Investigating within-village spatial heterogeneity of malaria infection over time on the north-coast of Papua New Guinea

Gul, D., Rodriguez Rodriguez, D., Nate, E., Hoffman, N., Koepfli, C., Salib, M., Karl, S., Hetzel, M., Mueller, I., Clements, A., Fowkes, F., Laman, M., and Robinson, L. (2021) Investigating within-village spatial heterogeneity of malaria infection over time on the north-coast of Papua New Guinea. International Journal of Infectious Diseases, 101 (S1). p. 434.

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Background: As transmission declines, the distribution of malaria burden and ongoing transmission have been observed to become spatially clustered such that targeted interventions have been proposed to accelerate malaria control and elimination. Reductions in the nationwide prevalence of malaria in Papua New Guinea (PNG) observed after the scale-up of control interventions were not uniform across the country with substantial heterogeneity observed in many areas. To achieve further reductions, understanding the spatial and temporal heterogeneity and its drivers of transmission at village level will be important.

Methods & Materials: Two community cross-sectional malaria prevalence surveys were conducted in 2014 and 2016 in two villages – Megiar and Mirap on the north coast of Madang province. These surveys collected data onPlasmodium spp. infection prevalence (as detected by qPCR and light microscopy), GPS location, household and behavioural characteristics. Spatial analysis (SaTScan) was conducted to determine if areas of high malaria burden (AHMBs) for Plasmodium spp. infections existed at the village level and changes between timepoints were compared. Regression models were used to investigate associations between specific risk factors and infection in these AHMBs.

Results: Malaria prevalence by qPCR increased from 30.7% to 34.8% and from 32.1% to 46.4% in Megiar and Mirap respectively. Distinct AHMBs were detected at both timepoints. In Megiar, AHMBs accounted for more than 50% of the malaria burden and their locations were stable across timepoints but increased in size in 2016. AHMBs in 2016 were associated with households of lower socio-economic status (SES) and those that used surface water as their primary drinking water source. In Mirap, AHMBs were small, accounting for less than 20% of total malaria burden in the village.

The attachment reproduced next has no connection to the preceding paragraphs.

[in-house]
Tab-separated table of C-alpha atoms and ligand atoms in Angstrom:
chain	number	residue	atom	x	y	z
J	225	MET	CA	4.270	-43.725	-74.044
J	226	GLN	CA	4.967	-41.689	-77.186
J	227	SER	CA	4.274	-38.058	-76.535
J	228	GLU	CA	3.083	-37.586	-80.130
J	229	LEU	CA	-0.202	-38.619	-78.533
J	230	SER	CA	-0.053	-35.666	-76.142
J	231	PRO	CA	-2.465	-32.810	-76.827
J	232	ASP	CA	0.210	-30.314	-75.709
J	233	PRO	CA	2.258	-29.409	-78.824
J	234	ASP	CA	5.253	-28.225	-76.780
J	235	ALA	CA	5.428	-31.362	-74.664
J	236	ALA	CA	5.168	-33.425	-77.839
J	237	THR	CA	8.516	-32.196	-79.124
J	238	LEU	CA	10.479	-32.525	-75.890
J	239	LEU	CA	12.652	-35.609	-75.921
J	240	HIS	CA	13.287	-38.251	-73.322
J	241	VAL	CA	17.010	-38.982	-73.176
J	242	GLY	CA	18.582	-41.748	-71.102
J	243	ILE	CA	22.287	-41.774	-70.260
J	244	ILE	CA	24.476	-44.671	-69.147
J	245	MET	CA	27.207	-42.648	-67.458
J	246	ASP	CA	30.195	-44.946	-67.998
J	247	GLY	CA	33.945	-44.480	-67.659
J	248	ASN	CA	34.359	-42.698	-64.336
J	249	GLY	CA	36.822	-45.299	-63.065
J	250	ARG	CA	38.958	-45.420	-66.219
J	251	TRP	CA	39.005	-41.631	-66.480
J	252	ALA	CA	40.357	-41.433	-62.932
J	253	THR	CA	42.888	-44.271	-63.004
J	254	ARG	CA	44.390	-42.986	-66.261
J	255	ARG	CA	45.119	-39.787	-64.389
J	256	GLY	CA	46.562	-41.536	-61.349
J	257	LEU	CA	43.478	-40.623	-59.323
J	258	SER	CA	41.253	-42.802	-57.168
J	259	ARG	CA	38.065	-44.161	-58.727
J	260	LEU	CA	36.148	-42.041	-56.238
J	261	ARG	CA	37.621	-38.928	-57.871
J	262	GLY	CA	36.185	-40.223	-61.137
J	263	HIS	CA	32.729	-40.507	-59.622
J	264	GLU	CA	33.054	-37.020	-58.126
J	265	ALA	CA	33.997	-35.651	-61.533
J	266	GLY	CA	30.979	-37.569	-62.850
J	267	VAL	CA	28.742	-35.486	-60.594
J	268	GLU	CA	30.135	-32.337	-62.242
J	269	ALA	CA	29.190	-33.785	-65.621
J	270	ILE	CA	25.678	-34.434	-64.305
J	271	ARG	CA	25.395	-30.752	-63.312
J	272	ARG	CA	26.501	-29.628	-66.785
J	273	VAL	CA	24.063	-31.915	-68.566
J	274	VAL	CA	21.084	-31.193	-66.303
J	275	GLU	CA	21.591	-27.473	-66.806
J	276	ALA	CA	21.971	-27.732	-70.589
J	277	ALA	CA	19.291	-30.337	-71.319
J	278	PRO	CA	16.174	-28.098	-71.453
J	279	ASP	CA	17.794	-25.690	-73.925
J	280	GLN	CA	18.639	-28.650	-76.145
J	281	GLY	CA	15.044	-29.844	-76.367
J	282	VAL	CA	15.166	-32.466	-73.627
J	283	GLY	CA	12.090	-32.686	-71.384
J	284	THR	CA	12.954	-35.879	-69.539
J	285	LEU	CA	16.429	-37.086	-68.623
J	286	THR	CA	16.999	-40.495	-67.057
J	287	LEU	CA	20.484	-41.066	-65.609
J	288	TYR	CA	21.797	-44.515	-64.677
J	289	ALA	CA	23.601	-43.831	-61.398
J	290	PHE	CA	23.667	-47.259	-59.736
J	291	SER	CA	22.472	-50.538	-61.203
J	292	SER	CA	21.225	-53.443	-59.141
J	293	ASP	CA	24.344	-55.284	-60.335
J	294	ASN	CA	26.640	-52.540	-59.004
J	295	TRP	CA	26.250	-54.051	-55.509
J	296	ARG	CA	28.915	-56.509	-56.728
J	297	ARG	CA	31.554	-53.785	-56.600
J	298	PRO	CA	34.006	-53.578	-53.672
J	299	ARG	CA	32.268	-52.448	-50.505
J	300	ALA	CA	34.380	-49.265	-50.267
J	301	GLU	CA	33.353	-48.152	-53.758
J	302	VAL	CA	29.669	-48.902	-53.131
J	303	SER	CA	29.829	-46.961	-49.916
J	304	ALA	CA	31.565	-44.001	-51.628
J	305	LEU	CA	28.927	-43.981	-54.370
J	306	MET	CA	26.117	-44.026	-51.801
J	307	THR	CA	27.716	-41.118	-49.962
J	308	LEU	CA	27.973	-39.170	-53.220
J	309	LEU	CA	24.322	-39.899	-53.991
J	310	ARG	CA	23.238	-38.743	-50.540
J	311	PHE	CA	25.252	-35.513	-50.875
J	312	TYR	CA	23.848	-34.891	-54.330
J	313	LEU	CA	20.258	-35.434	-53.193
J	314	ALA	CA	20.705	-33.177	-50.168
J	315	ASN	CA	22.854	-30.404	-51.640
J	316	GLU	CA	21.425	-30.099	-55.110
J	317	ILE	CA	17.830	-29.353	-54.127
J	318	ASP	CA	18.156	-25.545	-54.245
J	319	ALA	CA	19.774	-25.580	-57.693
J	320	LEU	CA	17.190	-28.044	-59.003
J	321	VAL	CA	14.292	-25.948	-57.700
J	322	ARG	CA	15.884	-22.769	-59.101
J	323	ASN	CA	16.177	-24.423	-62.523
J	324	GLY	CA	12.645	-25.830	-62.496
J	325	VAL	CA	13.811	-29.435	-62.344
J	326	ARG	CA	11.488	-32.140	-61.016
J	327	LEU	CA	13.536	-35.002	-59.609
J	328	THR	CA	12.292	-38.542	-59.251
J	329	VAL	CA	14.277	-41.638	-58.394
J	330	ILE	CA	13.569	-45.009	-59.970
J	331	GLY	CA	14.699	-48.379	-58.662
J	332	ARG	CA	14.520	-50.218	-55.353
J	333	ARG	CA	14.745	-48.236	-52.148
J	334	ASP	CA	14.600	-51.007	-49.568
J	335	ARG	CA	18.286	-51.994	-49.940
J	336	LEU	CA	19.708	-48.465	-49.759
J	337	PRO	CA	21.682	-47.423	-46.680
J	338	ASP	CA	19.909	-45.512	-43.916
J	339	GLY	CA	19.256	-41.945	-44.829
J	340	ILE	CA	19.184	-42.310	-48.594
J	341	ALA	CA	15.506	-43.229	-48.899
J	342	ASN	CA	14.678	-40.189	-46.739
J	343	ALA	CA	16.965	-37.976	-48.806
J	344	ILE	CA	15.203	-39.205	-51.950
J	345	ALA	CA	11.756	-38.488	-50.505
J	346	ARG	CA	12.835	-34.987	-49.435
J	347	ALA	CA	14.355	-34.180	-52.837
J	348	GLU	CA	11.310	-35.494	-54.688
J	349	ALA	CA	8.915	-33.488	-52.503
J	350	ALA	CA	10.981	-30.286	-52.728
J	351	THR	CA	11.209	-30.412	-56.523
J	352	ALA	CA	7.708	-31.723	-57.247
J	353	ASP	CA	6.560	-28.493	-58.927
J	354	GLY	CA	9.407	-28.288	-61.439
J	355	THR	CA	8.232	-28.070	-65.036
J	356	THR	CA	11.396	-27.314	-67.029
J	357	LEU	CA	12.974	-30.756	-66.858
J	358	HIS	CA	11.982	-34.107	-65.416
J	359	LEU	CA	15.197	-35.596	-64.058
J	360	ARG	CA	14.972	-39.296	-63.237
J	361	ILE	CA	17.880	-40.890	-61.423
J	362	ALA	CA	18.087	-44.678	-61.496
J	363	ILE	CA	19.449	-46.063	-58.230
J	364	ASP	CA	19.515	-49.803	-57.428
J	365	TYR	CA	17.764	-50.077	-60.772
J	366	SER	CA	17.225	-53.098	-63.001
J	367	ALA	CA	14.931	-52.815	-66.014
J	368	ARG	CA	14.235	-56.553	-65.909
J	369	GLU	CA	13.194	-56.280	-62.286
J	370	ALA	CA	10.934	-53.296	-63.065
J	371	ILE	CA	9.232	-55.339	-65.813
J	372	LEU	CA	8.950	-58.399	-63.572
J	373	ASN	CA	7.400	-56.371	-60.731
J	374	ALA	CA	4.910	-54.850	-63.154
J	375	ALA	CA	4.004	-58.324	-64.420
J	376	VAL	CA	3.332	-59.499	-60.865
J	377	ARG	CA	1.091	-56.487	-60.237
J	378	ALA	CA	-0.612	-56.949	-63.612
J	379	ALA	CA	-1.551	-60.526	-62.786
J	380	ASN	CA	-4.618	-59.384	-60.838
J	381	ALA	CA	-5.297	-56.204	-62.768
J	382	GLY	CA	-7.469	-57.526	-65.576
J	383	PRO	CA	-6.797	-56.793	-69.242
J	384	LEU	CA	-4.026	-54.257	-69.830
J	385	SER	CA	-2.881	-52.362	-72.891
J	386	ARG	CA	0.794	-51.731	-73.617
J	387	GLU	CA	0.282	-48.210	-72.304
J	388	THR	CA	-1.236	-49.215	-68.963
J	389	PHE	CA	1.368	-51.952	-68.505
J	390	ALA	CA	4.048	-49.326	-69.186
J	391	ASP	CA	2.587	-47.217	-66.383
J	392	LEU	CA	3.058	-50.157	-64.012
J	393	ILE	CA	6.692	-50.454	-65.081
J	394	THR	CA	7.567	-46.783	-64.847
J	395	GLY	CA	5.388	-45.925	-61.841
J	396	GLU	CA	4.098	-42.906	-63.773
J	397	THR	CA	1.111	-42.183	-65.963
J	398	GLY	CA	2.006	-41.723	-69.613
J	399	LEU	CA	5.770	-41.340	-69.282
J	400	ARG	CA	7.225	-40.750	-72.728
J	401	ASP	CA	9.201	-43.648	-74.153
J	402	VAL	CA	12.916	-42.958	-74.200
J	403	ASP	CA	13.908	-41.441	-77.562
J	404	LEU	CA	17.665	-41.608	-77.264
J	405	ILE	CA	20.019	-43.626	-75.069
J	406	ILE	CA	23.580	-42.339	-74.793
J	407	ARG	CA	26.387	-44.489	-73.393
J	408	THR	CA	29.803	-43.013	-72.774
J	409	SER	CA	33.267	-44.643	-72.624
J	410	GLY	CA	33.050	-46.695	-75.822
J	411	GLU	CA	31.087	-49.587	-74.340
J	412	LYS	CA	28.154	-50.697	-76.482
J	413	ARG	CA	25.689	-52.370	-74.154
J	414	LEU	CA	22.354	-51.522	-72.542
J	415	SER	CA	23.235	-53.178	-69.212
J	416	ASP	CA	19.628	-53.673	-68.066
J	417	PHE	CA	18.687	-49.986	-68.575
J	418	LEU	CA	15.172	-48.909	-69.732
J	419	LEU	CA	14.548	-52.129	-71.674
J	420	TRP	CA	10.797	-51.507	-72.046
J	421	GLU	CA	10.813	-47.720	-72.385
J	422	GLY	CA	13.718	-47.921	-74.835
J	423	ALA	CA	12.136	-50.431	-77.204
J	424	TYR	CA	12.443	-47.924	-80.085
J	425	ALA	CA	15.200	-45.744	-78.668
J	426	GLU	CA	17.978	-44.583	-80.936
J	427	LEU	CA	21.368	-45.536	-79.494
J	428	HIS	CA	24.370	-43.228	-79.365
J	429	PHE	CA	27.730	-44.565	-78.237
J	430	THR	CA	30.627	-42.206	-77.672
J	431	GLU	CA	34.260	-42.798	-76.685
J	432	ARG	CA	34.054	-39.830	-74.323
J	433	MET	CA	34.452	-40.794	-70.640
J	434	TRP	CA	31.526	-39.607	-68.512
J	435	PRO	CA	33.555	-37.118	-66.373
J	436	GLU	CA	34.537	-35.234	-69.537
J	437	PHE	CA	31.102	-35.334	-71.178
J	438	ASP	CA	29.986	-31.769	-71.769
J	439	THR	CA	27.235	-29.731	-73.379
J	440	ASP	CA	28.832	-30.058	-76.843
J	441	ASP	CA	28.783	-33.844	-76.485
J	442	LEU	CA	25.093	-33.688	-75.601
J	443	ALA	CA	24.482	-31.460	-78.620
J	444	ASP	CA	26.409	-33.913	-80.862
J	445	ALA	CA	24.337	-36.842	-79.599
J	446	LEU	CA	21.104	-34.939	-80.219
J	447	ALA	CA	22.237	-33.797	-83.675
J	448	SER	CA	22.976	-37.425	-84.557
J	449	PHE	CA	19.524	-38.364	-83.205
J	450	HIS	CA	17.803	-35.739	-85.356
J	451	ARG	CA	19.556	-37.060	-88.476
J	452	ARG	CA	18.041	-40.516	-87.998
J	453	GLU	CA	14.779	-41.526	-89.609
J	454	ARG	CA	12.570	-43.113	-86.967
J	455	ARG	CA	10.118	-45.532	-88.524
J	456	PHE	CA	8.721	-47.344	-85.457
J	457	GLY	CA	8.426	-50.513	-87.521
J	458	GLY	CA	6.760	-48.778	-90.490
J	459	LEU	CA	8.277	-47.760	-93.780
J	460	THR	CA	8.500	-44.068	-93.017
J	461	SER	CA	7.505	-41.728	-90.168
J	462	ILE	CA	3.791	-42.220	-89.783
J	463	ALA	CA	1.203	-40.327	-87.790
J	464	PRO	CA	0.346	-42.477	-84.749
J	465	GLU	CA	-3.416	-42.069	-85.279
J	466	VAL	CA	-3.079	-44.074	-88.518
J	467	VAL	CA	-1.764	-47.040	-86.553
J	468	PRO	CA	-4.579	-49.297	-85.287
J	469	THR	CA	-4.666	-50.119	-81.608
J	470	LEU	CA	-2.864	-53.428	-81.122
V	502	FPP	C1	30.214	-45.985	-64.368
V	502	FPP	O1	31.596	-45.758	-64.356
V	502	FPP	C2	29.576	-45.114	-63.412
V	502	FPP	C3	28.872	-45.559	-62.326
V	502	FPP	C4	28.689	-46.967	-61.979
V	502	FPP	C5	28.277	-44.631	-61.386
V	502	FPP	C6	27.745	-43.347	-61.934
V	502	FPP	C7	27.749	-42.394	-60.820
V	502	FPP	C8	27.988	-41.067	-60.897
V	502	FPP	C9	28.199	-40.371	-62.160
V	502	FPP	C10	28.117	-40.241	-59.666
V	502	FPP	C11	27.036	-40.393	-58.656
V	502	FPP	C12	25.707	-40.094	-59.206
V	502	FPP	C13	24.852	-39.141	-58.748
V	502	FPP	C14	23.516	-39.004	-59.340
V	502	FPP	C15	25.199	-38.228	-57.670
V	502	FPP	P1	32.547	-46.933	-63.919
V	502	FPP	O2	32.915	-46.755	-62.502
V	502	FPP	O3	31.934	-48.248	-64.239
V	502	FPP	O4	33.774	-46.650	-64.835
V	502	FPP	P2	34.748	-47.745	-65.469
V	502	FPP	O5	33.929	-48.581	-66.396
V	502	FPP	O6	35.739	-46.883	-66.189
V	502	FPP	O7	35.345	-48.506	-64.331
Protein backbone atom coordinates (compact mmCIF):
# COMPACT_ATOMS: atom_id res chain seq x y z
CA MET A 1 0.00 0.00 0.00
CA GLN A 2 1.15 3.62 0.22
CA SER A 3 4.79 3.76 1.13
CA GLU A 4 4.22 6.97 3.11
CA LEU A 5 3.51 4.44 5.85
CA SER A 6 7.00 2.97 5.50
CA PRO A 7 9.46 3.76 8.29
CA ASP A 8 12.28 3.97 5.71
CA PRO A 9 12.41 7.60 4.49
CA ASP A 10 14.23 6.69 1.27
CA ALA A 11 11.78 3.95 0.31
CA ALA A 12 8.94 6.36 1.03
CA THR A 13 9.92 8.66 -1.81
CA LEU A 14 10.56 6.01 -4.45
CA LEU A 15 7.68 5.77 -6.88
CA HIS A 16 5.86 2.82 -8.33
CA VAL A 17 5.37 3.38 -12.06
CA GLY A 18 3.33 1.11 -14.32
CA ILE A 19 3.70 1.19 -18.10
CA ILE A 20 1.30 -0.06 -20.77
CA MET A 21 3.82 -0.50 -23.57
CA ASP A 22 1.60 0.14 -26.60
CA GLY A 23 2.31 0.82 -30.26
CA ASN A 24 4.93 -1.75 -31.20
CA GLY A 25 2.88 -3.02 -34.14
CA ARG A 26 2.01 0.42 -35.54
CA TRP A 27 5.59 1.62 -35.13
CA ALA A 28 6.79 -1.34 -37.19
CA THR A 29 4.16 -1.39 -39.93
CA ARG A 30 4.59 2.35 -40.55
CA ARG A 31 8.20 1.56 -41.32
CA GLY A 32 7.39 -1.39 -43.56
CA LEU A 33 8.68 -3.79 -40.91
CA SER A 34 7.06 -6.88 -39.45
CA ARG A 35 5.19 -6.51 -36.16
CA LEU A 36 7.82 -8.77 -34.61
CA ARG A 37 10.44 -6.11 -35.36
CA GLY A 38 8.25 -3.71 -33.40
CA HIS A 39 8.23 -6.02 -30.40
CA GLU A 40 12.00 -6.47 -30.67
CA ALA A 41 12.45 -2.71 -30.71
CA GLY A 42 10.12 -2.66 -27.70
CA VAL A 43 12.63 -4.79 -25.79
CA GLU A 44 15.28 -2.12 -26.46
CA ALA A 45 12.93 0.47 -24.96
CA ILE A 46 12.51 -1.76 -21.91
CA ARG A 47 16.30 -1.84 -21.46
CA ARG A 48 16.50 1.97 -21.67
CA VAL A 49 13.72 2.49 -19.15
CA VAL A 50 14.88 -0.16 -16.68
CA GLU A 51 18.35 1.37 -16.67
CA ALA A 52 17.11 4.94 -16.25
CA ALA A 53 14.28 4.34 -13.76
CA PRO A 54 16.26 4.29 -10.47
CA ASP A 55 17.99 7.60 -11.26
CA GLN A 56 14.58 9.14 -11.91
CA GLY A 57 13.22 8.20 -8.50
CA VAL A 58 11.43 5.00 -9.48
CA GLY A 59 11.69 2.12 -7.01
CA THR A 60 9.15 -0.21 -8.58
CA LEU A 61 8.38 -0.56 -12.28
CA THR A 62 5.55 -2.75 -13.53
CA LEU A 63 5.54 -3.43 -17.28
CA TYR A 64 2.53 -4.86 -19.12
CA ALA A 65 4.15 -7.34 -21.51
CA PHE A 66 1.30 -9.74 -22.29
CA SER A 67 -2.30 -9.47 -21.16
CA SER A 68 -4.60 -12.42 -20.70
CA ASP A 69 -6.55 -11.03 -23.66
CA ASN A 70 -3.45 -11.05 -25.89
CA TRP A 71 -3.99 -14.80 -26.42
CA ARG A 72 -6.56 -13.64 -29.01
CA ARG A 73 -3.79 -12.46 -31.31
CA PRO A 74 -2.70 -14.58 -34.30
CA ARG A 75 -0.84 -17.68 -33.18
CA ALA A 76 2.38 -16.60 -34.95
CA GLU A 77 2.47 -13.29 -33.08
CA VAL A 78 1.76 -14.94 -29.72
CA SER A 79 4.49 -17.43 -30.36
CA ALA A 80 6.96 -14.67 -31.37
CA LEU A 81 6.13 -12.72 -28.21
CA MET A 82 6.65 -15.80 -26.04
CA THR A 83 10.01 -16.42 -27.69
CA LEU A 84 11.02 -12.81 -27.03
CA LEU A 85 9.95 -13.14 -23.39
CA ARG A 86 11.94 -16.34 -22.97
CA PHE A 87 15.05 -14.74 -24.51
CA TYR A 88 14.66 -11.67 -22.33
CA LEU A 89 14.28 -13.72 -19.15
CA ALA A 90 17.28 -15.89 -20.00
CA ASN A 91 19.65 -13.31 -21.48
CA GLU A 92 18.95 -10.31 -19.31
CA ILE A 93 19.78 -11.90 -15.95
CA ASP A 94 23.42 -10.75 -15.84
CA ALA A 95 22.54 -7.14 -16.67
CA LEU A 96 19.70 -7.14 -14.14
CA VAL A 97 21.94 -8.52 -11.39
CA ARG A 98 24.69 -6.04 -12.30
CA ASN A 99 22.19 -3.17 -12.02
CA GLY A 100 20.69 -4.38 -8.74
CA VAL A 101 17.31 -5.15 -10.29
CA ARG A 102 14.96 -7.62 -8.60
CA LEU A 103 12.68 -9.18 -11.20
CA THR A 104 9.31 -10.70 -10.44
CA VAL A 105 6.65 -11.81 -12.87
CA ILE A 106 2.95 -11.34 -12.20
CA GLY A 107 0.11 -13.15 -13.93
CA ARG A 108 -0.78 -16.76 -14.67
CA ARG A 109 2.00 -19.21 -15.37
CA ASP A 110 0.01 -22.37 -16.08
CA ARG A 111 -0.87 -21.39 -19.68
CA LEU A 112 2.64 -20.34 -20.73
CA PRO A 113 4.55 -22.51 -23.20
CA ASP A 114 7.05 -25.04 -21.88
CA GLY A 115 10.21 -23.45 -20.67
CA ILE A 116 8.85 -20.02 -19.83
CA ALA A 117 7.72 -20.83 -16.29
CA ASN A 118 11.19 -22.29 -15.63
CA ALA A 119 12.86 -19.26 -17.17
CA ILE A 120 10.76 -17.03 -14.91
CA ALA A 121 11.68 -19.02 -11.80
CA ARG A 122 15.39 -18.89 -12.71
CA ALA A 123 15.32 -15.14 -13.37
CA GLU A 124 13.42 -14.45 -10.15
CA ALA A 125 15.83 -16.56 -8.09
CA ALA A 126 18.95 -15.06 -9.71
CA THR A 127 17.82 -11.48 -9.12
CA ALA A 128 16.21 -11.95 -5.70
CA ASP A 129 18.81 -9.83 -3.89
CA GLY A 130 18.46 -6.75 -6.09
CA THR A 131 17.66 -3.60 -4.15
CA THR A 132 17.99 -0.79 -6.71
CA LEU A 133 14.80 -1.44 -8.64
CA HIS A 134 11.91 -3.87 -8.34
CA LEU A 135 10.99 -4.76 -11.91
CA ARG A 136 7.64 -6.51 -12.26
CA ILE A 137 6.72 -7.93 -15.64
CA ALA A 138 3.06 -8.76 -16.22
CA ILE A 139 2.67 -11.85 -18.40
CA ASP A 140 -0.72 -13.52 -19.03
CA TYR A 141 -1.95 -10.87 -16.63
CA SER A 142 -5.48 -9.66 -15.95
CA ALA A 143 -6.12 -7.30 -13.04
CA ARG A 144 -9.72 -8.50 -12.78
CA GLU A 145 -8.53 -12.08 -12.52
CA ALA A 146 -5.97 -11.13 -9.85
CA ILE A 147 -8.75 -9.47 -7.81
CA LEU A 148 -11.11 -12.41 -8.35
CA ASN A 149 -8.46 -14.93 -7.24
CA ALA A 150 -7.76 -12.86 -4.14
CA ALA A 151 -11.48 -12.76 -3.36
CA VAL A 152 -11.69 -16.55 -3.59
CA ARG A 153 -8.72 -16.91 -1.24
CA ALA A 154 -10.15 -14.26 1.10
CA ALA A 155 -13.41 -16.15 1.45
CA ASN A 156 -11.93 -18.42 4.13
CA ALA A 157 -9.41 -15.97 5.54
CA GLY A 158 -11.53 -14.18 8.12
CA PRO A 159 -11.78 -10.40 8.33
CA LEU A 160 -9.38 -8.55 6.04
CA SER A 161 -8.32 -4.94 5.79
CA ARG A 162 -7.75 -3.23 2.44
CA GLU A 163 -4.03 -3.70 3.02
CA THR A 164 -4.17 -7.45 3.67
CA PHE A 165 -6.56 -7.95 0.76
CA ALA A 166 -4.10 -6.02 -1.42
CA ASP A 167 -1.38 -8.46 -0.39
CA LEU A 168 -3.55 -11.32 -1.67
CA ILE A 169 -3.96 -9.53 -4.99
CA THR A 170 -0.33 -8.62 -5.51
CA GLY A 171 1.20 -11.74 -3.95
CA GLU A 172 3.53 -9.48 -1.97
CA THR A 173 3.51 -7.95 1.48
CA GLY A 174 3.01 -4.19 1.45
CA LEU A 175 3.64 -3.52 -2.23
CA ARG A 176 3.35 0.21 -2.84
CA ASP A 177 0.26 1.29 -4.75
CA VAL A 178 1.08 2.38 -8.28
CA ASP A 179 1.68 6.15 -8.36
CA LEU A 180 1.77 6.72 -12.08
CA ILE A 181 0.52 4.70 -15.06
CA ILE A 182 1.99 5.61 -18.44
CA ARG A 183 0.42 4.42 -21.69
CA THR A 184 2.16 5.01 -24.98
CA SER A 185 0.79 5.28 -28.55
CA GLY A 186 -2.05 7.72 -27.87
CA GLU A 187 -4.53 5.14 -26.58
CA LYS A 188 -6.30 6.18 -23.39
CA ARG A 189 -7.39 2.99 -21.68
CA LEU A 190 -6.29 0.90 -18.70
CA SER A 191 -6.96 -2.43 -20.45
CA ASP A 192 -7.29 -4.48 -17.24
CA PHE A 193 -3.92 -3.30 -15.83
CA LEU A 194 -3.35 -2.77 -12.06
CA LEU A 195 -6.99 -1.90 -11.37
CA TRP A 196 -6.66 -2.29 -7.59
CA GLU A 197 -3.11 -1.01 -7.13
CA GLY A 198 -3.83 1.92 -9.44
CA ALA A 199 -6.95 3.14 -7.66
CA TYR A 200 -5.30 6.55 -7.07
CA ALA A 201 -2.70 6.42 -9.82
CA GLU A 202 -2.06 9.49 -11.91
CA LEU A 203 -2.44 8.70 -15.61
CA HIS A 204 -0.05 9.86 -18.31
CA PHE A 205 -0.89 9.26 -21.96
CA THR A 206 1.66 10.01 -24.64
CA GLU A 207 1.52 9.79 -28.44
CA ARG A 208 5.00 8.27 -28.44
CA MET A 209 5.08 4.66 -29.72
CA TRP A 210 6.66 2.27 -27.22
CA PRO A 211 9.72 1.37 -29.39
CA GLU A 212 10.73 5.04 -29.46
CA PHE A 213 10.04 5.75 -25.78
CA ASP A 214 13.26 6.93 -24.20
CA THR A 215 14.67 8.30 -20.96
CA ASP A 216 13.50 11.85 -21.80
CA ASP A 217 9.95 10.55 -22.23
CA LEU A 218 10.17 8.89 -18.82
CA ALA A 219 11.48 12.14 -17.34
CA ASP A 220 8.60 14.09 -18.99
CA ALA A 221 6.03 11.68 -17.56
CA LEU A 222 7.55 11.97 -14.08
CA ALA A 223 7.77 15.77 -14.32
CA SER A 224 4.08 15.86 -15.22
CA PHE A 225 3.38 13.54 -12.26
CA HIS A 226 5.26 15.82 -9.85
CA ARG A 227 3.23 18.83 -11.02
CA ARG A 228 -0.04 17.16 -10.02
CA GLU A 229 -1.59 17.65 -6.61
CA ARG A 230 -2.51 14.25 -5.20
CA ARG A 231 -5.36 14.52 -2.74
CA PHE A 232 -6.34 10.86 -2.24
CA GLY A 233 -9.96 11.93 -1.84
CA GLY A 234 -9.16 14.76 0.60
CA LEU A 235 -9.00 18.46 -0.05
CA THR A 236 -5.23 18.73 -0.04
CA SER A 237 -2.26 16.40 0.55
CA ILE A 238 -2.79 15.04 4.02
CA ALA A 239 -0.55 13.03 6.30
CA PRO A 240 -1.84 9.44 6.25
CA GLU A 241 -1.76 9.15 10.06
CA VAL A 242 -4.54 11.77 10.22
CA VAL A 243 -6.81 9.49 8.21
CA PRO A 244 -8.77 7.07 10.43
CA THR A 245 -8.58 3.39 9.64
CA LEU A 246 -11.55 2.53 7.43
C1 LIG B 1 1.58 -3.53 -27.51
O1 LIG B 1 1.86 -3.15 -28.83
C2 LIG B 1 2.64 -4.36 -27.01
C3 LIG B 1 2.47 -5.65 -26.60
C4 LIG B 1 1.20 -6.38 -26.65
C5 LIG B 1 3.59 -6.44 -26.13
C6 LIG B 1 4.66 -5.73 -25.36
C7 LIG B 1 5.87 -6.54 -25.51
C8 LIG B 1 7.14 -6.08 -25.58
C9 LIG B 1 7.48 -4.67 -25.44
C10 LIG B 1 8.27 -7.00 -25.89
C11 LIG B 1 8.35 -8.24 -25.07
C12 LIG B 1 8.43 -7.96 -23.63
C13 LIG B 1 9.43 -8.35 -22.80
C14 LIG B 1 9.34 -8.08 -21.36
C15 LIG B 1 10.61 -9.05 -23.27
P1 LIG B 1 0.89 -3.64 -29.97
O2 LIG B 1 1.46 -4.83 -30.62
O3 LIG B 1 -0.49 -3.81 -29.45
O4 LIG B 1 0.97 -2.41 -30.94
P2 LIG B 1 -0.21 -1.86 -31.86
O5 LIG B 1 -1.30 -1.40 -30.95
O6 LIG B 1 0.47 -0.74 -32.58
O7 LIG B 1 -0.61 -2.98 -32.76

Conclusion: Spatially-defined AHMBs exist within villages and may be spatially stable across time but expand or contract as prevalence and transmission changes. These AHMBs may account for more than 50% of all malaria burden in the village. Low SES and time spent outdoors may be risk factors for exposure in these AHMBs. This study provides rationale for further investigation to develop tailored spatially-targeted interventions that could be a cost-effectivemethod to further reduce transmission in these areas.

Item ID: 67167
Item Type: Article (Abstract)
ISSN: 1878-3511
Copyright Information: (C) Elsevier
Date Deposited: 16 Mar 2021 02:13
FoR Codes: 42 HEALTH SCIENCES > 4203 Health services and systems > 420309 Health management @ 50%
32 BIOMEDICAL AND CLINICAL SCIENCES > 3202 Clinical sciences > 320211 Infectious diseases @ 50%
SEO Codes: 20 HEALTH > 2004 Public health (excl. specific population health) > 200404 Disease distribution and transmission (incl. surveillance and response) @ 100%
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